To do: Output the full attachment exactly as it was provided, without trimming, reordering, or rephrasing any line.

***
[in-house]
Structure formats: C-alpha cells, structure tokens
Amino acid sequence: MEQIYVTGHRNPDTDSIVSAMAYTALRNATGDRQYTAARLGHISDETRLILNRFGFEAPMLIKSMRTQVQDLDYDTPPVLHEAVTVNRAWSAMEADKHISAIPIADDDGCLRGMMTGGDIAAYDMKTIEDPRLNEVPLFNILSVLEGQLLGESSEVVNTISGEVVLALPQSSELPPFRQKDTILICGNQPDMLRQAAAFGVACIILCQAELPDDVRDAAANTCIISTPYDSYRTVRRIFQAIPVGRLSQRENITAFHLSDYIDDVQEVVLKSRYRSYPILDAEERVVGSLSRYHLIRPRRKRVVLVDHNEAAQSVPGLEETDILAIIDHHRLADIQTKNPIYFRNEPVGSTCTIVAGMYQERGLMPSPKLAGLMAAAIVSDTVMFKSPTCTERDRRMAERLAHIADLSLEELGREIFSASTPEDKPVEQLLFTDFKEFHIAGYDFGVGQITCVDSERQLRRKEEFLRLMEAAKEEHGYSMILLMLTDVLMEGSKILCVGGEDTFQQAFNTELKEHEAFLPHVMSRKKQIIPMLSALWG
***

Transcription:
[in-house]
Structure formats: C-alpha cells, structure tokens
Amino acid sequence: MEQIYVTGHRNPDTDSIVSAMAYTALRNATGDRQYTAARLGHISDETRLILNRFGFEAPMLIKSMRTQVQDLDYDTPPVLHEAVTVNRAWSAMEADKHISAIPIADDDGCLRGMMTGGDIAAYDMKTIEDPRLNEVPLFNILSVLEGQLLGESSEVVNTISGEVVLALPQSSELPPFRQKDTILICGNQPDMLRQAAAFGVACIILCQAELPDDVRDAAANTCIISTPYDSYRTVRRIFQAIPVGRLSQRENITAFHLSDYIDDVQEVVLKSRYRSYPILDAEERVVGSLSRYHLIRPRRKRVVLVDHNEAAQSVPGLEETDILAIIDHHRLADIQTKNPIYFRNEPVGSTCTIVAGMYQERGLMPSPKLAGLMAAAIVSDTVMFKSPTCTERDRRMAERLAHIADLSLEELGREIFSASTPEDKPVEQLLFTDFKEFHIAGYDFGVGQITCVDSERQLRRKEEFLRLMEAAKEEHGYSMILLMLTDVLMEGSKILCVGGEDTFQQAFNTELKEHEAFLPHVMSRKKQIIPMLSALWG